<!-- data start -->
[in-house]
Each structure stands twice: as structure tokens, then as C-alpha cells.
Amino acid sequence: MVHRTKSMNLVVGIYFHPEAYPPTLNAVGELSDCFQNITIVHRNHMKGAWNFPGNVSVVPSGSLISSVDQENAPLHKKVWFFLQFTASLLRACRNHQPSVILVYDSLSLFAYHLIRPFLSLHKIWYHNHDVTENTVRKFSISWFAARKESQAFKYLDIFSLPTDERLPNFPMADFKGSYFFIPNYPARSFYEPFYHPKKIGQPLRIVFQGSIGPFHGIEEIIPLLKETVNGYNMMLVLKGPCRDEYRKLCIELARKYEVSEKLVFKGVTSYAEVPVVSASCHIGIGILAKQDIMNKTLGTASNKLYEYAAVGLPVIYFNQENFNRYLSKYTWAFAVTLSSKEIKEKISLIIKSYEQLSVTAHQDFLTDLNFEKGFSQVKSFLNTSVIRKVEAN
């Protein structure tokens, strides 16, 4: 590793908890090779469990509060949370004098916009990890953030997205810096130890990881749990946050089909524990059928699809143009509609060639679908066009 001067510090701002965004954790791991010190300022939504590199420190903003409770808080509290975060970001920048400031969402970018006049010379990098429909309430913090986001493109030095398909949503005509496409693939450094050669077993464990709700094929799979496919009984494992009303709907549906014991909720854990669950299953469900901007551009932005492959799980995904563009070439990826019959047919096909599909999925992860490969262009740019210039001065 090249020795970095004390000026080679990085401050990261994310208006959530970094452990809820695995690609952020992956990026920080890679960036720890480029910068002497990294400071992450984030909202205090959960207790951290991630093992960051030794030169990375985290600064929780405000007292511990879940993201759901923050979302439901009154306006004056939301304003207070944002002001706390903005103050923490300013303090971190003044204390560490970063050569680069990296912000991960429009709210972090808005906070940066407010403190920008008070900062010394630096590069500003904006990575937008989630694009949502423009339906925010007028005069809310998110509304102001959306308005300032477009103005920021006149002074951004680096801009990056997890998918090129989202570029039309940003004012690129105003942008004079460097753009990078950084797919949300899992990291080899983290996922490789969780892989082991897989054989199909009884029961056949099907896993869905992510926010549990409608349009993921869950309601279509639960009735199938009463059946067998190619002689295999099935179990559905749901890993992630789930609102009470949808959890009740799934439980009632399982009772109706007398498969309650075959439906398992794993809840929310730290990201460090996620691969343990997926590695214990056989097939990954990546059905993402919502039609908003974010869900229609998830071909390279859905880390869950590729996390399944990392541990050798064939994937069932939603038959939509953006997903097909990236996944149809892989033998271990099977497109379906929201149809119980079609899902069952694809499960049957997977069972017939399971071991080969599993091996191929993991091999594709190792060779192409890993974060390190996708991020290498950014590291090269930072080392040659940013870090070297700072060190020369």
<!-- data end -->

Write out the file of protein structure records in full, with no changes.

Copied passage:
[in-house]
Each structure stands twice: as structure tokens, then as C-alpha cells.
Amino acid sequence: MVHRTKSMNLVVGIYFHPEAYPPTLNAVGELSDCFQNITIVHRNHMKGAWNFPGNVSVVPSGSLISSVDQENAPLHKKVWFFLQFTASLLRACRNHQPSVILVYDSLSLFAYHLIRPFLSLHKIWYHNHDVTENTVRKFSISWFAARKESQAFKYLDIFSLPTDERLPNFPMADFKGSYFFIPNYPARSFYEPFYHPKKIGQPLRIVFQGSIGPFHGIEEIIPLLKETVNGYNMMLVLKGPCRDEYRKLCIELARKYEVSEKLVFKGVTSYAEVPVVSASCHIGIGILAKQDIMNKTLGTASNKLYEYAAVGLPVIYFNQENFNRYLSKYTWAFAVTLSSKEIKEKISLIIKSYEQLSVTAHQDFLTDLNFEKGFSQVKSFLNTSVIRKVEAN
């Protein structure tokens, strides 16, 4: 590793908890090779469990509060949370004098916009990890953030997205810096130890990881749990946050089909524990059928699809143009509609060639679908066009 001067510090701002965004954790791991010190300022939504590199420190903003409770808080509290975060970001920048400031969402970018006049010379990098429909309430913090986001493109030095398909949503005509496409693939450094050669077993464990709700094929799979496919009984494992009303709907549906014991909720854990669950299953469900901007551009932005492959799980995904563009070439990826019959047919096909599909999925992860490969262009740019210039001065 090249020795970095004390000026080679990085401050990261994310208006959530970094452990809820695995690609952020992956990026920080890679960036720890480029910068002497990294400071992450984030909202205090959960207790951290991630093992960051030794030169990375985290600064929780405000007292511990879940993201759901923050979302439901009154306006004056939301304003207070944002002001706390903005103050923490300013303090971190003044204390560490970063050569680069990296912000991960429009709210972090808005906070940066407010403190920008008070900062010394630096590069500003904006990575937008989630694009949502423009339906925010007028005069809310998110509304102001959306308005300032477009103005920021006149002074951004680096801009990056997890998918090129989202570029039309940003004012690129105003942008004079460097753009990078950084797919949300899992990291080899983290996922490789969780892989082991897989054989199909009884029961056949099907896993869905992510926010549990409608349009993921869950309601279509639960009735199938009463059946067998190619002689295999099935179990559905749901890993992630789930609102009470949808959890009740799934439980009632399982009772109706007398498969309650075959439906398992794993809840929310730290990201460090996620691969343990997926590695214990056989097939990954990546059905993402919502039609908003974010869900229609998830071909390279859905880390869950590729996390399944990392541990050798064939994937069932939603038959939509953006997903097909990236996944149809892989033998271990099977497109379906929201149809119980079609899902069952694809499960049957997977069972017939399971071991080969599993091996191929993991091999594709190792060779192409890993974060390190996708991020290498950014590291090269930072080392040659940013870090070297700072060190020369």